Thus far pipeline debates have focused on immediate dangers, including the potential for explosions or ruptures, versus the benefits of job and wealth creation, specifically in Alberta.
Obviously pipelines are an easier, safer, smarter way to transfer oilsands bitumen than railroad tanker cars that pass through urban centres. This is not really about pipelines. It is about leaving the oil in the ground. It is about the clear and cumulative detrimental effect taking fossil fuels out of the ground is having on the planet.
Last month was the warmest January on record, ever. The rate at which polar ice is melting is increasing dramatically. The “monster” cyclone that just hit Fiji, “a storm of a lifetime,” had wind gusts up to 300 kilometres per hour. Severe weather seems to be the “new normal.”
Evidence continues to mount that “the greenhouse gas effect” stemming from the use of fossil fuels is indeed the main culprit. Our planet has been benign and accommodating to our species for so long; are greed and ignorance changing that, making it into a hostile place? What kind of world will we leave our children’s children?
A background sense of concern is growing. We do not have the luxury to slowly transition from the use of fossil fuels to accommodate the shareholders of industry. It is becoming obvious in people’s minds that immediate and drastic action is needed.
There is no political appetite for drastic action anywhere, however. Even the Trudeau Liberals, swept into power in part on the promise of action on climate change, now seem almost complacent in the post COP21 world where their extra-large delegation at the climate conference in Paris late last year led the way in promoting a “bold plan.” Esoteric debates over “cap and trade” versus a carbon tax and whether or not to bolster the oil industry in Alberta are all that is happening across Canada.
How can the Liberals be leaders in climate change when they have so many campaign promises to fulfill, so little money to work with, a faltering economy, regional and provincial demands and huge expectations from different groups of Canadians? They simply can’t. The problem is similar everywhere, yet with no concrete action from governments, the level of concern will grow, and that will turn into desperation. There have already been protests for several years, some of them violent. The movement will expand worldwide as emotions amplify.
“Right now there’s nothing we can do,” said a spokesperson for the Montrose 9, a US group fighting to keep fossil fuels in the ground by opposing a pipeline. “Our elected officials are refusing to take action, the regulatory structure has been basically putting us in a time-out … and we have no other option but to turn to direct action.”
In a recent interview, award-winning journalist and Canadian social/environmental activist Naomi Klein mused that this has to be the way forward for opponents of climate change and the industries that are principally contributing to it.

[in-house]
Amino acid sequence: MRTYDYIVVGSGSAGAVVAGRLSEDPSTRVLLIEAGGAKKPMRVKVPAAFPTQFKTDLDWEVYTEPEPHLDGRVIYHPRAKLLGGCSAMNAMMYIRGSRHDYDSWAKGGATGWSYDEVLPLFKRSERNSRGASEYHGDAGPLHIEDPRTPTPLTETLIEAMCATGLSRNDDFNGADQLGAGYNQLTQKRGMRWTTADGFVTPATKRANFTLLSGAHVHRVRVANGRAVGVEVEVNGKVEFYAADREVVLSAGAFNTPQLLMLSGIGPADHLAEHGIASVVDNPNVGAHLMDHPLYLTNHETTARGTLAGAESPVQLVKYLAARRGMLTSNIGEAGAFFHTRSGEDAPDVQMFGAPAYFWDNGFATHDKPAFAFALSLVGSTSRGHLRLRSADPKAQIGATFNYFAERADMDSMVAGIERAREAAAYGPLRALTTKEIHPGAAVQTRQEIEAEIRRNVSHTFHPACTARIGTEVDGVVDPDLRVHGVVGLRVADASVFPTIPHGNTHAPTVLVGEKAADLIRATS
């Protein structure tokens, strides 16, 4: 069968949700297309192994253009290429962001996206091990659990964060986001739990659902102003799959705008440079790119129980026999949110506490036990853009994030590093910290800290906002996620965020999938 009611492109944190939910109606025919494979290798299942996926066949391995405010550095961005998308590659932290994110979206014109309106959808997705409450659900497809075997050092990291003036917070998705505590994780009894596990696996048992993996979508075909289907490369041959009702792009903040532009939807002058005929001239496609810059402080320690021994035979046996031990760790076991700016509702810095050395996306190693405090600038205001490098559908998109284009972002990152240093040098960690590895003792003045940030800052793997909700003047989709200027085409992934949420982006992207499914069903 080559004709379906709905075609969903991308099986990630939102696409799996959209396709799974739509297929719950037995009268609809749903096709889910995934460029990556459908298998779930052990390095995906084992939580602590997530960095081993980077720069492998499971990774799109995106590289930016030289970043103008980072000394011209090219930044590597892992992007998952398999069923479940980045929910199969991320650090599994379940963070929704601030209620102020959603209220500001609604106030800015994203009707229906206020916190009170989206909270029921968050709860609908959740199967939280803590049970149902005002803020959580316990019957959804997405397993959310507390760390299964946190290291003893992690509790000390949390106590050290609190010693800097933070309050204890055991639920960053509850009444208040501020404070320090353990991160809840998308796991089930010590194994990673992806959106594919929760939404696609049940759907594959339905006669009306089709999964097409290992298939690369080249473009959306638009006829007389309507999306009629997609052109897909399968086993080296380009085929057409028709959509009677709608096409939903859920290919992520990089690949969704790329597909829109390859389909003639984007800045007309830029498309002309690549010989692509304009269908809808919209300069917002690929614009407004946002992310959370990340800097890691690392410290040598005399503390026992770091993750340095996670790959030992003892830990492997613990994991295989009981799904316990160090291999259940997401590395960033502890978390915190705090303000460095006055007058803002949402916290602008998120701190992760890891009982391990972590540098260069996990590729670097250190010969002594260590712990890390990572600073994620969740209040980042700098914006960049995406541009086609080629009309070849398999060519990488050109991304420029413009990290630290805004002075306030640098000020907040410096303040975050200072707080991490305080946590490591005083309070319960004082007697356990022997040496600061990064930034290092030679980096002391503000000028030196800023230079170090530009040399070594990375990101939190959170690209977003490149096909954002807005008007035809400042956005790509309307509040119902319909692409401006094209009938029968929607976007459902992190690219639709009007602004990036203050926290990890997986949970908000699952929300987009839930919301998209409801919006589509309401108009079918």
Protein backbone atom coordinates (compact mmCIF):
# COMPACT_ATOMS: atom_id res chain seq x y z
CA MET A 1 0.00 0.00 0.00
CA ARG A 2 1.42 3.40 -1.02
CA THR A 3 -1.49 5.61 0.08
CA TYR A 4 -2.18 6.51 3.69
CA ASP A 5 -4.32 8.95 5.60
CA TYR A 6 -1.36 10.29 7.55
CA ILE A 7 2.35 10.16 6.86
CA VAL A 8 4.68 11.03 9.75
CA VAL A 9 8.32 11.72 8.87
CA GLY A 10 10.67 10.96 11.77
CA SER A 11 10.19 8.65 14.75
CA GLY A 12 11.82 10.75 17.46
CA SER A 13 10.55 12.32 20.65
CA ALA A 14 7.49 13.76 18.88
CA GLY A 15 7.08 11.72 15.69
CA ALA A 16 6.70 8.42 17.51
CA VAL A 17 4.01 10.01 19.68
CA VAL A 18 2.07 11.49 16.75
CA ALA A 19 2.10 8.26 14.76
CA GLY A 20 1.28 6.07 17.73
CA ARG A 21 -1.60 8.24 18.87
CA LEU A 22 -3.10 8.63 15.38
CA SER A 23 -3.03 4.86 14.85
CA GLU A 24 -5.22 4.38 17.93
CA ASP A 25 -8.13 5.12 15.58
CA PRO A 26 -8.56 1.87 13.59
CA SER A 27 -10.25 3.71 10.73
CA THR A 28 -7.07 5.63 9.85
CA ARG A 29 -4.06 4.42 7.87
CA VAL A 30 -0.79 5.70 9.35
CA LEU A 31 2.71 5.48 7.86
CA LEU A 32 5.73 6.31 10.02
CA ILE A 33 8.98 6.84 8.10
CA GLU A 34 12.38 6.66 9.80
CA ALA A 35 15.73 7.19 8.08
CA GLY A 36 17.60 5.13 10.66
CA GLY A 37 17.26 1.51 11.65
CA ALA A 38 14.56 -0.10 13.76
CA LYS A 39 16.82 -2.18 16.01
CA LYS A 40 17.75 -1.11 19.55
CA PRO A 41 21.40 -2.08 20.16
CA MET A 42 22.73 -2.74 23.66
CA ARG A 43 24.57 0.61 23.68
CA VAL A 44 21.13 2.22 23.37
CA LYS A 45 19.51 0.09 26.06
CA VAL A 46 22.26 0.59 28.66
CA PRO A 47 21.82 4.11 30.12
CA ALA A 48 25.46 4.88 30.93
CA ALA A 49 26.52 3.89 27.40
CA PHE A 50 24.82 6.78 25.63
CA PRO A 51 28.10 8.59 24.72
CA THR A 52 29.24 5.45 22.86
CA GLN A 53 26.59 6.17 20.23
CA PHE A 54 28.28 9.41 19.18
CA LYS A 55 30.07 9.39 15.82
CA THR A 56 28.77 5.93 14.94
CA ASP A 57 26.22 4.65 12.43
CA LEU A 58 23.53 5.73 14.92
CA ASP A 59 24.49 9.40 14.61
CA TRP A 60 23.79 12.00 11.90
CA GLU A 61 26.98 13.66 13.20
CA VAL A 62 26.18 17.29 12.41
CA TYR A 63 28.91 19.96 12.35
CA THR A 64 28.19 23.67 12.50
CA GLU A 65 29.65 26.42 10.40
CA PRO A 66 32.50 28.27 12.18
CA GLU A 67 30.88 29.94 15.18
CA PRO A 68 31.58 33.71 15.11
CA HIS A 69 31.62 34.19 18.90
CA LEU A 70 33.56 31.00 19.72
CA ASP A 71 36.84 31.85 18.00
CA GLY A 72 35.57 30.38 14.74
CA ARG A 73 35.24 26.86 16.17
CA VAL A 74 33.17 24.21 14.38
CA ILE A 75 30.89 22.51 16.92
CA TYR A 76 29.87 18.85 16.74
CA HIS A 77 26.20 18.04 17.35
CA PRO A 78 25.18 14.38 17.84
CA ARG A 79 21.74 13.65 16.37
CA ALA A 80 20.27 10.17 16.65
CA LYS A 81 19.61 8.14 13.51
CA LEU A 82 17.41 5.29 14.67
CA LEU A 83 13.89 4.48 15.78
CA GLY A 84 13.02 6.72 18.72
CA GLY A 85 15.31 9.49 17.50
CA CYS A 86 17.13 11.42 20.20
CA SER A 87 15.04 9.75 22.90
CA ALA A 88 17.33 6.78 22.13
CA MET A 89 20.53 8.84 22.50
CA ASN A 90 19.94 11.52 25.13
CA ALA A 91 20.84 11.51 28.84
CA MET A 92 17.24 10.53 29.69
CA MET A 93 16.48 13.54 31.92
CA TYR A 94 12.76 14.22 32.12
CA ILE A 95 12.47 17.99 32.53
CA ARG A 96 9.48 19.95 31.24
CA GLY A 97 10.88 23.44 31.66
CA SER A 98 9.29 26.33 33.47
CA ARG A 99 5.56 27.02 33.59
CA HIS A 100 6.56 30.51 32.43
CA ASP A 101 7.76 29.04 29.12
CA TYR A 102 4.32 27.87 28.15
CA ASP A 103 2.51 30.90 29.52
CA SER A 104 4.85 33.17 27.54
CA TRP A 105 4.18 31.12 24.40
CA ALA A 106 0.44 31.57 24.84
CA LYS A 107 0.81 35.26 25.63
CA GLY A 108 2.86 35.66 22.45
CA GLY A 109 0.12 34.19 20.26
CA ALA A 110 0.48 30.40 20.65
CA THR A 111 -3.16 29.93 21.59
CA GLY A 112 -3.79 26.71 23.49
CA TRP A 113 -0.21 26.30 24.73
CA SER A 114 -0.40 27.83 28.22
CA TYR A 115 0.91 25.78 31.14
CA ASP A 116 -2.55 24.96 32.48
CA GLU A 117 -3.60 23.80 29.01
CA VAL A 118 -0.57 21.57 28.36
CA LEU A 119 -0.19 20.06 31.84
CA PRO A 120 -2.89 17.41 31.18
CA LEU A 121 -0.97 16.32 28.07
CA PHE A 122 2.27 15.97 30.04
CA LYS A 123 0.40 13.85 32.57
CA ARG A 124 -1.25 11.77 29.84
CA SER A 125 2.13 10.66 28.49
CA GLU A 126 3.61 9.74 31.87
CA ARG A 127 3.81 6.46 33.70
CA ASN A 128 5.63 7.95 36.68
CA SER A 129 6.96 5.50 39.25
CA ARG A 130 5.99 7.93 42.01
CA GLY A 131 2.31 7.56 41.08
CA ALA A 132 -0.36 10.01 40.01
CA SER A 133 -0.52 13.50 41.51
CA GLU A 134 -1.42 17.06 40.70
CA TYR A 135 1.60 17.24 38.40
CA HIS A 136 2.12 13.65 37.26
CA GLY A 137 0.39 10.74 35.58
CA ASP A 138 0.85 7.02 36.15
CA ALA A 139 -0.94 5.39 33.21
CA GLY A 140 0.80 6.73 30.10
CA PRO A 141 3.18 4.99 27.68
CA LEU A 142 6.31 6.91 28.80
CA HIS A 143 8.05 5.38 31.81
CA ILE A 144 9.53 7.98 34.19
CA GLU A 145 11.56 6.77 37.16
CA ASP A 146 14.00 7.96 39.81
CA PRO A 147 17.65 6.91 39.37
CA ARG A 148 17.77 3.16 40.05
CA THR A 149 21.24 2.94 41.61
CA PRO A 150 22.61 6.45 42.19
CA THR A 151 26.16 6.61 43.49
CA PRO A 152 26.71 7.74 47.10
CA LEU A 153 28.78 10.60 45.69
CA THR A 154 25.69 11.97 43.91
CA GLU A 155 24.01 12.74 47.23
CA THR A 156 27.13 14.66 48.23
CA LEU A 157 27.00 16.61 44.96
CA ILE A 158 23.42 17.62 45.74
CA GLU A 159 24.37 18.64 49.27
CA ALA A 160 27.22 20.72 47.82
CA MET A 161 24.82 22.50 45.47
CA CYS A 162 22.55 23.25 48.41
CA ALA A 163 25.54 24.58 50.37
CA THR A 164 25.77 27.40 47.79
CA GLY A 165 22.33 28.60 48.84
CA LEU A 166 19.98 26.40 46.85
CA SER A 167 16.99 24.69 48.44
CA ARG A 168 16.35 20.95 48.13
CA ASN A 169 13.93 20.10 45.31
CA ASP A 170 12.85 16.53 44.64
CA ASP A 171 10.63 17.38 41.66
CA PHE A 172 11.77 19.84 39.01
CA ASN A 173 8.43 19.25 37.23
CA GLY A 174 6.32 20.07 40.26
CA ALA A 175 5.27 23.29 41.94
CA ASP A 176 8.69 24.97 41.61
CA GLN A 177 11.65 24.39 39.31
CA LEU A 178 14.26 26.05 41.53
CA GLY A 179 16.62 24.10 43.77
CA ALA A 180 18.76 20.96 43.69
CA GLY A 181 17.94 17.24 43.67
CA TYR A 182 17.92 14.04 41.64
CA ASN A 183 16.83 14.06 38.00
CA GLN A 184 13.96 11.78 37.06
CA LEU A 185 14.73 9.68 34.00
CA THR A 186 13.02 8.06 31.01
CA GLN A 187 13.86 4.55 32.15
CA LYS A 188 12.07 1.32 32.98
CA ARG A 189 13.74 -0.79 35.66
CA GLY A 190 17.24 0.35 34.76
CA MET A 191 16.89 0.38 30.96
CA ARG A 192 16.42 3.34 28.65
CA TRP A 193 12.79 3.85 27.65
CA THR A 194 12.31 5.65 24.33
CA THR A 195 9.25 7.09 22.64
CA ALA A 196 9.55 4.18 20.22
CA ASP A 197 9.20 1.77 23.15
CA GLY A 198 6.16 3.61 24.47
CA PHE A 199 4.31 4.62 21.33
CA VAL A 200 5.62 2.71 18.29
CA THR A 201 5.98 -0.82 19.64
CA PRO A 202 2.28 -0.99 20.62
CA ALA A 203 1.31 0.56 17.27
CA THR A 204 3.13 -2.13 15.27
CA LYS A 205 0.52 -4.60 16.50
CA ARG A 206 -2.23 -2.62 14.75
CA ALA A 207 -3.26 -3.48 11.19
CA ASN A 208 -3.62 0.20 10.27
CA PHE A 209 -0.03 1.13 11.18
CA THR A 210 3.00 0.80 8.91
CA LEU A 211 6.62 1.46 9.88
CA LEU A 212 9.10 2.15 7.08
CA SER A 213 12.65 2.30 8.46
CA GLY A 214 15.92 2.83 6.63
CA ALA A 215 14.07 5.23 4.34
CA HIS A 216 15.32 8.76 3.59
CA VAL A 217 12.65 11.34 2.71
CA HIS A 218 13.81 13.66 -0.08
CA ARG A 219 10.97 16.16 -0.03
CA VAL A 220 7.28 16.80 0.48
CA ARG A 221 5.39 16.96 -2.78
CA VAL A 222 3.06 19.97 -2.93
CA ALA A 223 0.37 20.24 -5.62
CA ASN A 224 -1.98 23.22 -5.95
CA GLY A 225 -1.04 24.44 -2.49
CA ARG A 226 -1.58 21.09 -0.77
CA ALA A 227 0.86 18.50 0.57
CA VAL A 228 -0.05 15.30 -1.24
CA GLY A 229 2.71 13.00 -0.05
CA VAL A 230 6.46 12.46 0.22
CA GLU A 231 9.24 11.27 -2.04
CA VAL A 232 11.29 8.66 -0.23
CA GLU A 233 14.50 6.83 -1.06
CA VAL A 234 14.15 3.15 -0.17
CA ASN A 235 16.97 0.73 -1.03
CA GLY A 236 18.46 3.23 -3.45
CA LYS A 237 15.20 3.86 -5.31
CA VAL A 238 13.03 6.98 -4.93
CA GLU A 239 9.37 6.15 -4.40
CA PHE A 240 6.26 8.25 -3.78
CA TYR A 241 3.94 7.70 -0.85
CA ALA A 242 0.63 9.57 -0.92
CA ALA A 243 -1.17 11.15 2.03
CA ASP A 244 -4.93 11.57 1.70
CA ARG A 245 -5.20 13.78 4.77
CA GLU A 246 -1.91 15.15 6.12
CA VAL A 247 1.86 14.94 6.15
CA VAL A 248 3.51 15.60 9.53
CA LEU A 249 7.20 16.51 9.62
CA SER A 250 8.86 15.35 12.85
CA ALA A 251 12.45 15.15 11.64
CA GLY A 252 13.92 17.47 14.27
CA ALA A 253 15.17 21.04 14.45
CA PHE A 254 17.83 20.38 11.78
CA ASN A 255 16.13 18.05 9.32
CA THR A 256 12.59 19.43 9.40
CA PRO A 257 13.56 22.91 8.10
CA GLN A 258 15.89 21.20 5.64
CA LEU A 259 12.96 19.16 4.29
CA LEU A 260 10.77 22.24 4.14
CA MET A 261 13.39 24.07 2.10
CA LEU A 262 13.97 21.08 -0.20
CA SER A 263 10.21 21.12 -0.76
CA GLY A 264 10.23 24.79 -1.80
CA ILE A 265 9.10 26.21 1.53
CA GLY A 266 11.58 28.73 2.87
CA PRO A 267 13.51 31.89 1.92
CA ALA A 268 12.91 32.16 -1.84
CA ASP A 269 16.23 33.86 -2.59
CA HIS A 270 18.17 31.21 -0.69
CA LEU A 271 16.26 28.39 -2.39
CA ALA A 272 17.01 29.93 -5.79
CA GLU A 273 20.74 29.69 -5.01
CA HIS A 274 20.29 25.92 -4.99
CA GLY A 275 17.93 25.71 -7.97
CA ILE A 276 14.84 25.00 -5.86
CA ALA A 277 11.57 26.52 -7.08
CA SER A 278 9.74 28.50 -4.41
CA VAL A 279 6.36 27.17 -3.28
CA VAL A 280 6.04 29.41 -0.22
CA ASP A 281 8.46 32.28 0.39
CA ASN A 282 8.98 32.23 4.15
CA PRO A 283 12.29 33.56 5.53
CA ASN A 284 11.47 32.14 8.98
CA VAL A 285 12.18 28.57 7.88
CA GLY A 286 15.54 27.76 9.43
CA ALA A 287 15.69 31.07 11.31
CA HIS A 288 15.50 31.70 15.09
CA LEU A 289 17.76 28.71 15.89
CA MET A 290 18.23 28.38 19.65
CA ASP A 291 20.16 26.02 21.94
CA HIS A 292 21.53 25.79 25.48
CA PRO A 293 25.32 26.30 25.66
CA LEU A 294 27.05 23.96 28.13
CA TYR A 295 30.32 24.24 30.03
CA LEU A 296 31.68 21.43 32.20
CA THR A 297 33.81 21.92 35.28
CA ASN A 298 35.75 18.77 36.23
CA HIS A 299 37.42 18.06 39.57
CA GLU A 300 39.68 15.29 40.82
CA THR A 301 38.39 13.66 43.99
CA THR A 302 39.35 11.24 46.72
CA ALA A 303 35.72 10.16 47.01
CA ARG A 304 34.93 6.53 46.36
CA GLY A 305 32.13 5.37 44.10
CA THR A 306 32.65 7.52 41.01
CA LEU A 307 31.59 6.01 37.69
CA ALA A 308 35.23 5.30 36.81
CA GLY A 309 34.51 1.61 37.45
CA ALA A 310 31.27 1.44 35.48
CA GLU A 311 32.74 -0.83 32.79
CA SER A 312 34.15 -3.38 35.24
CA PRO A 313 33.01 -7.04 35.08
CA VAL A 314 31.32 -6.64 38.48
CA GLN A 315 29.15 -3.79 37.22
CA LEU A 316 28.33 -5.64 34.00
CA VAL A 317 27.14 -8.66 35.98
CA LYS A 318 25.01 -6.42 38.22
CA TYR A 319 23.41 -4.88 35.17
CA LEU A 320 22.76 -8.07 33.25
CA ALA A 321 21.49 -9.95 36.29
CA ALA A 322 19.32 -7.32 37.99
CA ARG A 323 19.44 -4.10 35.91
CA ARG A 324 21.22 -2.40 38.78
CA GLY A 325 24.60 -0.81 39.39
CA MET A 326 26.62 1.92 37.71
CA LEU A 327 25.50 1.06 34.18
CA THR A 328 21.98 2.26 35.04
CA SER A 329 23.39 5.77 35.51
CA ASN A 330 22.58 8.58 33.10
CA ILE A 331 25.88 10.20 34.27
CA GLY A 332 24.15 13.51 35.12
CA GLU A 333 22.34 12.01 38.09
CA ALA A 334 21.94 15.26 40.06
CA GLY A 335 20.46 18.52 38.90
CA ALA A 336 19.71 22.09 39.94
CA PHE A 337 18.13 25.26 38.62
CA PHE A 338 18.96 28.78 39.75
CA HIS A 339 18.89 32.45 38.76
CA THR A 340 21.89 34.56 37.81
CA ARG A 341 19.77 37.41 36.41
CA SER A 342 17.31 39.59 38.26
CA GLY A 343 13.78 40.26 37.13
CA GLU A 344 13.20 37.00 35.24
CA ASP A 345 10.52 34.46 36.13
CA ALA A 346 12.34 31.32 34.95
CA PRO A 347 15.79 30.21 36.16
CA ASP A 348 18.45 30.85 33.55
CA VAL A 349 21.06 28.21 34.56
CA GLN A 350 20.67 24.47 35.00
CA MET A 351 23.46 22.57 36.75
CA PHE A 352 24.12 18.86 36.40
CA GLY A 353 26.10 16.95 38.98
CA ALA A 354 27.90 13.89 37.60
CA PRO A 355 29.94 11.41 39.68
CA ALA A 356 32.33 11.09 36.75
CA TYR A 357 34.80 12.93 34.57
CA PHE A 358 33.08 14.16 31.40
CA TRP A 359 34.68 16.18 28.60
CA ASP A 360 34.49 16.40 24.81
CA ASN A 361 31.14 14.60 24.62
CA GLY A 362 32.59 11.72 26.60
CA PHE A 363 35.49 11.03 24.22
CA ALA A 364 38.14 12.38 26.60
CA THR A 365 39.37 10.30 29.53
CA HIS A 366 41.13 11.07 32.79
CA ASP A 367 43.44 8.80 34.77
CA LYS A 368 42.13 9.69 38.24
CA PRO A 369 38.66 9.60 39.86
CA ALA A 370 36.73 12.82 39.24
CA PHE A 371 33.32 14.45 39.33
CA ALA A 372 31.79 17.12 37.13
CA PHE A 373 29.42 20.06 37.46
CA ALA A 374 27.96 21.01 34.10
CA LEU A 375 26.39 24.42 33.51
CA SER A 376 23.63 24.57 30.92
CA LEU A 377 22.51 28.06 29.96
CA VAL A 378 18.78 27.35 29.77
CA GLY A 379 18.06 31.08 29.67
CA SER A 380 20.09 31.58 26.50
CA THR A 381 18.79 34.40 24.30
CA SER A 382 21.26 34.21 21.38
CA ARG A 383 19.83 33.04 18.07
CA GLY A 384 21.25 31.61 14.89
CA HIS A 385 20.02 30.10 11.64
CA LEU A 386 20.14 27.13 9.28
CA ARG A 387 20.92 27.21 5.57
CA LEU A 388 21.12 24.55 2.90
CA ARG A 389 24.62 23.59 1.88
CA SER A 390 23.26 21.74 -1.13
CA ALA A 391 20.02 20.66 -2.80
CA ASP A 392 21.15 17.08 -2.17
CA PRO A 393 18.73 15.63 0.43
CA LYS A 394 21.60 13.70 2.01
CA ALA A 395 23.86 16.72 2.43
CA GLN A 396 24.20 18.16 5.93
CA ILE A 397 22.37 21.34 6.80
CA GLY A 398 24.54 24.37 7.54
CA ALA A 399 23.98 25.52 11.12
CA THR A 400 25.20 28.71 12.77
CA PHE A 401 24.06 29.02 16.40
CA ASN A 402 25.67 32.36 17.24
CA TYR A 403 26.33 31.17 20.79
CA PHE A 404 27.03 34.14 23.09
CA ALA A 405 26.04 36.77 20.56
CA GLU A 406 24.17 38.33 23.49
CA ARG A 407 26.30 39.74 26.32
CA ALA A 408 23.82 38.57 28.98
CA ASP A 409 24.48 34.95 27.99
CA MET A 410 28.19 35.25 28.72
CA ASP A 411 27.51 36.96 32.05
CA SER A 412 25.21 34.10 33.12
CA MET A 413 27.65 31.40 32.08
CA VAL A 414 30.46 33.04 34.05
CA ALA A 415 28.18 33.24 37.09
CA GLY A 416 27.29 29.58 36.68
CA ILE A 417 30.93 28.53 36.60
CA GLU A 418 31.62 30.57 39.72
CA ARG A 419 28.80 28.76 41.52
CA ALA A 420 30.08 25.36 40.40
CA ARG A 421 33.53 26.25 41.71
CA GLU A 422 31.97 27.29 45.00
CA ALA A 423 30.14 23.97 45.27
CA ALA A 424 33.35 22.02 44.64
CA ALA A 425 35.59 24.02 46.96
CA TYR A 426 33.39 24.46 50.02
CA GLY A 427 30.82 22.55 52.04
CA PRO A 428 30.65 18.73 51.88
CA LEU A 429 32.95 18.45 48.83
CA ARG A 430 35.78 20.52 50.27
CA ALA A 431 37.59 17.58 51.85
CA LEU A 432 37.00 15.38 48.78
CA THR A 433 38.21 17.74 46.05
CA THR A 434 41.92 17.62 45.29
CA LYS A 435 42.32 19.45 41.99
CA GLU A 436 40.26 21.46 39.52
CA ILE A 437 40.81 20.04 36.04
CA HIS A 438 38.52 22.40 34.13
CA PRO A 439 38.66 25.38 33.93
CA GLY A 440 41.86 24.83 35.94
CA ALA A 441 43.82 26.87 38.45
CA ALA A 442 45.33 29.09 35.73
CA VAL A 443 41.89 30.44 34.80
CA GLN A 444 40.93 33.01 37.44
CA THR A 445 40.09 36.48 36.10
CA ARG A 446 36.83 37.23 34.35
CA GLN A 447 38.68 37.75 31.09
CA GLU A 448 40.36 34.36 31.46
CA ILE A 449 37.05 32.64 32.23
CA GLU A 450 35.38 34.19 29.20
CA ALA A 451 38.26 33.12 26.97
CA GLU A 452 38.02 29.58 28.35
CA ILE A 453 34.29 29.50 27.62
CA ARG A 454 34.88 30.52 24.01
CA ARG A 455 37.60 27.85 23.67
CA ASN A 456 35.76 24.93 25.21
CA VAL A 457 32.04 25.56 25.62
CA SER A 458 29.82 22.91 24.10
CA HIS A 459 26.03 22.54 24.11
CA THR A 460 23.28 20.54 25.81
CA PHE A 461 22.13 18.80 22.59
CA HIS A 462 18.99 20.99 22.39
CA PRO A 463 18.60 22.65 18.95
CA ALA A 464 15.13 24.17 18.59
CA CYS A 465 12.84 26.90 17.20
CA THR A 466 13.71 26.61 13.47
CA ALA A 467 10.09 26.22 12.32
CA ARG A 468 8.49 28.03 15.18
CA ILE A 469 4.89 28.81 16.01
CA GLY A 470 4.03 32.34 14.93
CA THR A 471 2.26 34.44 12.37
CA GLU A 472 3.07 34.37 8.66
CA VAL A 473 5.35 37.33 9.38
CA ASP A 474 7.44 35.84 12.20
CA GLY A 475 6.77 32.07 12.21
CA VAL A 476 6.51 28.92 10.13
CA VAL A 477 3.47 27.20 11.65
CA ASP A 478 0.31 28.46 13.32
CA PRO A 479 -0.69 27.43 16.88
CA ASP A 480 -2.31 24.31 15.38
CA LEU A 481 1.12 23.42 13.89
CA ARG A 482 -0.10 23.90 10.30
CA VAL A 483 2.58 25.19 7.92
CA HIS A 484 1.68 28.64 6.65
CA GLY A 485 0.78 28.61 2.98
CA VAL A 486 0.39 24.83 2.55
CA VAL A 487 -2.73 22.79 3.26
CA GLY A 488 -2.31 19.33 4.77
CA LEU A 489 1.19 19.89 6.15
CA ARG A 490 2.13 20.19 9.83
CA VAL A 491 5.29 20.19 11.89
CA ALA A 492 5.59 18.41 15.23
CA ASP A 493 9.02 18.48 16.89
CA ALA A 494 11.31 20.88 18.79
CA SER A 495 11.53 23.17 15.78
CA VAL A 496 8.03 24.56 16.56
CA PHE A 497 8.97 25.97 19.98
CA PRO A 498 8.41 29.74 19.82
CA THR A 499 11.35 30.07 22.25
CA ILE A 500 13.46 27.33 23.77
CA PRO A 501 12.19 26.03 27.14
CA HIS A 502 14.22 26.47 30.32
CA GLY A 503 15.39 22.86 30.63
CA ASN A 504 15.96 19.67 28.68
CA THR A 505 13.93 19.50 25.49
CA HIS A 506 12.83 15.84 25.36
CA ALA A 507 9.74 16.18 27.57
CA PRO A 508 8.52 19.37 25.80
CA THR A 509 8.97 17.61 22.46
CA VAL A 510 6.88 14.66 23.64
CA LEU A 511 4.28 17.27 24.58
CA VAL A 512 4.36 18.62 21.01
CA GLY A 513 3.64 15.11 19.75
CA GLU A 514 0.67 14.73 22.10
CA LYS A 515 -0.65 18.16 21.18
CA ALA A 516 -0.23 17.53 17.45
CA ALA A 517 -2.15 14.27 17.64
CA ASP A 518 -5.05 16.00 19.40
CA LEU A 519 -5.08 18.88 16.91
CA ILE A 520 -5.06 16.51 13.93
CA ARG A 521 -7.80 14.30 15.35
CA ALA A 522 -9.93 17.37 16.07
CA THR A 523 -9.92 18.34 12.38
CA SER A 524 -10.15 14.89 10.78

“We find ourselves in this moment where there are no non-radical options left before us,” she said. “Change or be changed, right? We can’t do it gradually.”
Drastically reducing the “central role of frenetic consumption” engrained in our culture, adjusting our collective attitude toward regulating corporations which, since the 1980s have benefitted greatly from a free market philosophy among political decision-makers and, in the same vein, changing the role money plays in politics and our political systems are all needed. In short, “we would have to change our guiding ideology,” says Klein.
The time to deal with greenhouse gases by allowing companies to sell each other carbon credits or to declare an activity carbon-neutral because they bought a tree stand somewhere else in the world is behind us. The same goes for the debate on which pipeline route or method of transporting oil is “safe.”
The world is changing, and not in a good way. Last year was the globe’s warmest on record and 2016 is projected to follow that trend. Without drastic, concrete action weaning us from fossil fuel dependence, moving to new supplies of power from truly green sources, direct action will escalate within a few years to violent protests on a large scale. This ramping up of emotion with more and more people who have less and less patience, until things snap, is predicable. It happened in the ‘60s, again during the “Arab Spring,” and in every revolution. It takes a while until people get “mad as hell and (won’t) take it anymore,” but they eventually do. The tipping point is not far away. Any government ignoring this inevitability is naive and/or foolish.
Action is needed now, and time is of the essence. If a tangible and serious move off fossil fuels is not implemented soon, Islamic State terrorists will be the least of our worries. The destructive forces of nature combined with groups outraged over the lack of action on it are our coming crises, and it is heading this way fast.